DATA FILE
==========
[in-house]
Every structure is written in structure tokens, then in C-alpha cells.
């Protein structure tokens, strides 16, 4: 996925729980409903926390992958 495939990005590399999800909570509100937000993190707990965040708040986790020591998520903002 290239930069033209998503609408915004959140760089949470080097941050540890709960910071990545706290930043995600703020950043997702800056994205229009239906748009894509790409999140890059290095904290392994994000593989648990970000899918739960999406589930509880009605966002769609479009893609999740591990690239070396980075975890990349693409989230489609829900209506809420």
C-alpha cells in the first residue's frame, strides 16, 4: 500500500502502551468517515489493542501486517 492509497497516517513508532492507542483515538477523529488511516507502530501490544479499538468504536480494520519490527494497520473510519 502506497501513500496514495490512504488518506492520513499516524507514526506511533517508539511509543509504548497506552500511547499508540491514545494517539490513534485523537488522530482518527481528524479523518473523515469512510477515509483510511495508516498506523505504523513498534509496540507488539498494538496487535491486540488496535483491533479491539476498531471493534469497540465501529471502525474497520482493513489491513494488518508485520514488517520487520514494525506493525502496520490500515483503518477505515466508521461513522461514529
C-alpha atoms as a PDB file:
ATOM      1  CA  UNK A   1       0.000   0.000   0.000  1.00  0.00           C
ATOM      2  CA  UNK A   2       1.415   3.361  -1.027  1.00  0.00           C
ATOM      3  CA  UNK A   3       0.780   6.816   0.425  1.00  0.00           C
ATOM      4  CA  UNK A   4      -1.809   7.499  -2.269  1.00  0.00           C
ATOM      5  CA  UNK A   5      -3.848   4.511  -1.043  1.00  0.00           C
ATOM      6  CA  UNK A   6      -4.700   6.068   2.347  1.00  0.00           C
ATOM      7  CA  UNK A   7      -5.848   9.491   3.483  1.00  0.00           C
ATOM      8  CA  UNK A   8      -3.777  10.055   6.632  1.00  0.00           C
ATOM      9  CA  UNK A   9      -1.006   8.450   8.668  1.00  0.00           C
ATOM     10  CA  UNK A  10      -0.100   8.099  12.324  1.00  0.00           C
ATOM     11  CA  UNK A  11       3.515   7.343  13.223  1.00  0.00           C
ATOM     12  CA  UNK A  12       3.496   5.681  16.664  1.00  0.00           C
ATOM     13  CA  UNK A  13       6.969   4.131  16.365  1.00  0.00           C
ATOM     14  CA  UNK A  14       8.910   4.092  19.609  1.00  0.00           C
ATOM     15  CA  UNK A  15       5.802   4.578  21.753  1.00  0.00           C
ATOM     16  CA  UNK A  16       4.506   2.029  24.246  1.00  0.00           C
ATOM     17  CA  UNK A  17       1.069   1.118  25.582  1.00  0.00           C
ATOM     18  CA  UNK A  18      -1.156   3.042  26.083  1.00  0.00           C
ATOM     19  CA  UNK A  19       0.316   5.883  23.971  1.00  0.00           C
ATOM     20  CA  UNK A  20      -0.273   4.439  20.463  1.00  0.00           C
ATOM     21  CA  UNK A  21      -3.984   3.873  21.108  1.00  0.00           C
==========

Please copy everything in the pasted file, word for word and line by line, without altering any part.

[in-house]
Every structure is written in structure tokens, then in C-alpha cells.
């Protein structure tokens, strides 16, 4: 996925729980409903926390992958 495939990005590399999800909570509100937000993190707990965040708040986790020591998520903002 290239930069033209998503609408915004959140760089949470080097941050540890709960910071990545706290930043995600703020950043997702800056994205229009239906748009894509790409999140890059290095904290392994994000593989648990970000899918739960999406589930509880009605966002769609479009893609999740591990690239070396980075975890990349693409989230489609829900209506809420």
C-alpha cells in the first residue's frame, strides 16, 4: 500500500502502551468517515489493542501486517 492509497497516517513508532492507542483515538477523529488511516507502530501490544479499538468504536480494520519490527494497520473510519 502506497501513500496514495490512504488518506492520513499516524507514526506511533517508539511509543509504548497506552500511547499508540491514545494517539490513534485523537488522530482518527481528524479523518473523515469512510477515509483510511495508516498506523505504523513498534509496540507488539498494538496487535491486540488496535483491533479491539476498531471493534469497540465501529471502525474497520482493513489491513494488518508485520514488517520487520514494525506493525502496520490500515483503518477505515466508521461513522461514529
C-alpha atoms as a PDB file:
ATOM      1  CA  UNK A   1       0.000   0.000   0.000  1.00  0.00           C
ATOM      2  CA  UNK A   2       1.415   3.361  -1.027  1.00  0.00           C
ATOM      3  CA  UNK A   3       0.780   6.816   0.425  1.00  0.00           C
ATOM      4  CA  UNK A   4      -1.809   7.499  -2.269  1.00  0.00           C
ATOM      5  CA  UNK A   5      -3.848   4.511  -1.043  1.00  0.00           C
ATOM      6  CA  UNK A   6      -4.700   6.068   2.347  1.00  0.00           C
ATOM      7  CA  UNK A   7      -5.848   9.491   3.483  1.00  0.00           C
ATOM      8  CA  UNK A   8      -3.777  10.055   6.632  1.00  0.00           C
ATOM      9  CA  UNK A   9      -1.006   8.450   8.668  1.00  0.00           C
ATOM     10  CA  UNK A  10      -0.100   8.099  12.324  1.00  0.00           C
ATOM     11  CA  UNK A  11       3.515   7.343  13.223  1.00  0.00           C
ATOM     12  CA  UNK A  12       3.496   5.681  16.664  1.00  0.00           C
ATOM     13  CA  UNK A  13       6.969   4.131  16.365  1.00  0.00           C
ATOM     14  CA  UNK A  14       8.910   4.092  19.609  1.00  0.00           C
ATOM     15  CA  UNK A  15       5.802   4.578  21.753  1.00  0.00           C
ATOM     16  CA  UNK A  16       4.506   2.029  24.246  1.00  0.00           C
ATOM     17  CA  UNK A  17       1.069   1.118  25.582  1.00  0.00           C
ATOM     18  CA  UNK A  18      -1.156   3.042  26.083  1.00  0.00           C
ATOM     19  CA  UNK A  19       0.316   5.883  23.971  1.00  0.00           C
ATOM     20  CA  UNK A  20      -0.273   4.439  20.463  1.00  0.00           C
ATOM     21  CA  UNK A  21      -3.984   3.873  21.108  1.00  0.00           C